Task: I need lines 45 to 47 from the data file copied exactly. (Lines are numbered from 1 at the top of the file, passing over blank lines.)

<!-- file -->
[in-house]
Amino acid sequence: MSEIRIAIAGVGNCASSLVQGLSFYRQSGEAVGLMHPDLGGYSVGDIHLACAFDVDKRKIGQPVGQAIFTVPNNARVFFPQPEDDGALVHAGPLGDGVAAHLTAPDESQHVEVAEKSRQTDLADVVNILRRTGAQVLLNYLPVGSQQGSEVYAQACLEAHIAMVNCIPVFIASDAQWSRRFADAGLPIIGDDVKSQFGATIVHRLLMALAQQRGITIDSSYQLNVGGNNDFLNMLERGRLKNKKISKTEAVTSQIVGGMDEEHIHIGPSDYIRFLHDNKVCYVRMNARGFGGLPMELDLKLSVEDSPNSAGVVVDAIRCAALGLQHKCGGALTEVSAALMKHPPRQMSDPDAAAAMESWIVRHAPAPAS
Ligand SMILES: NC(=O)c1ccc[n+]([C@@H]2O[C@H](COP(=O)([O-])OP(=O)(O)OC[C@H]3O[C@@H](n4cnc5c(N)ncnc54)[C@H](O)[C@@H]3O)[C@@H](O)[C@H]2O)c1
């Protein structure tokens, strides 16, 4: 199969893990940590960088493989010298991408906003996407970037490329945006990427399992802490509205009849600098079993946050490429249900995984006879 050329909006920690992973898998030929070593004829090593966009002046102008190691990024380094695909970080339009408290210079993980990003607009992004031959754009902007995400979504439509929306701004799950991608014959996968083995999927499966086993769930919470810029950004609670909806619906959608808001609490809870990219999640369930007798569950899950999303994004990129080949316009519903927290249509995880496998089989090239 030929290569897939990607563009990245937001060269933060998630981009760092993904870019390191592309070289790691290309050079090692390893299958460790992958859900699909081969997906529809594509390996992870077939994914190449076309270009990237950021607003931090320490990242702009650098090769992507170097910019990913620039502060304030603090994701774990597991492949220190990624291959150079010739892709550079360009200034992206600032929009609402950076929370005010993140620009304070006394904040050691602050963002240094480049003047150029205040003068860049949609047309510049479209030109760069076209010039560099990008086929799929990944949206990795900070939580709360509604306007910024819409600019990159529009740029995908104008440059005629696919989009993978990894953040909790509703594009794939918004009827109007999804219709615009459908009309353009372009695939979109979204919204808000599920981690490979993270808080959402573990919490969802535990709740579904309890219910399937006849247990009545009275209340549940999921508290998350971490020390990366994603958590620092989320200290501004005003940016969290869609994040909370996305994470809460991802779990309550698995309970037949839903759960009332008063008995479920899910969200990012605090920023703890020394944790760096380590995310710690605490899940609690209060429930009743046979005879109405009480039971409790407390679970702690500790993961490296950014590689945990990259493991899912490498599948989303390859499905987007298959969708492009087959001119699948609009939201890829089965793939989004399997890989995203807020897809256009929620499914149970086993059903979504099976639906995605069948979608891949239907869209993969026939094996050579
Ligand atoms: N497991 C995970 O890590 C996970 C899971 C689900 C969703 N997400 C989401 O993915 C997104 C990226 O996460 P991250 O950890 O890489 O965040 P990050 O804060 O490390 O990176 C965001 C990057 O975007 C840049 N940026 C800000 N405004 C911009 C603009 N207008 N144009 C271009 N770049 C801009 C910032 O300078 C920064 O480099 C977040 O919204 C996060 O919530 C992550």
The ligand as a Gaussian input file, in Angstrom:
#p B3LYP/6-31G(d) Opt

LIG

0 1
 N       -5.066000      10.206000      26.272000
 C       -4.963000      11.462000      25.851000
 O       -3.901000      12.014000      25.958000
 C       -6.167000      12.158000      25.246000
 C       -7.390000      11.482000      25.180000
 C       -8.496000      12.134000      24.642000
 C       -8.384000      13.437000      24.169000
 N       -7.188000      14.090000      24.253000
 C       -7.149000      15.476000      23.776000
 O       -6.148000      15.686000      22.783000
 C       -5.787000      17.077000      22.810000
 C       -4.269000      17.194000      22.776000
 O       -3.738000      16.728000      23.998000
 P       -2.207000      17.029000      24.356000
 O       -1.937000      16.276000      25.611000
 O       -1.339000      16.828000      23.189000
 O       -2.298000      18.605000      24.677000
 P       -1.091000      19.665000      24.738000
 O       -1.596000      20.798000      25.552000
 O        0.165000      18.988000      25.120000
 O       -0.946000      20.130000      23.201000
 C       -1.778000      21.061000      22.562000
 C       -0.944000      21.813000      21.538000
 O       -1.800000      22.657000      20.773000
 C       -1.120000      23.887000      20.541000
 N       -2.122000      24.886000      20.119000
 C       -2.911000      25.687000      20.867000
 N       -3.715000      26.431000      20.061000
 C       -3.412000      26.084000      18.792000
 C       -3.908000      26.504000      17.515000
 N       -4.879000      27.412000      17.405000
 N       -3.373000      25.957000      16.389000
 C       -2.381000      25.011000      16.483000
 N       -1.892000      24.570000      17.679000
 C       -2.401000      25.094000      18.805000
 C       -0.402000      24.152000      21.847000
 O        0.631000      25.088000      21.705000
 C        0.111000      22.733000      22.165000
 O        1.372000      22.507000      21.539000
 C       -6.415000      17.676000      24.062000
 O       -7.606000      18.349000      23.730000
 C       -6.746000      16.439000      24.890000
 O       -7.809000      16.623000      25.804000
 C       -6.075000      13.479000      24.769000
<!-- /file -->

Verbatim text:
 C       -0.402000      24.152000      21.847000
 O        0.631000      25.088000      21.705000
 C        0.111000      22.733000      22.165000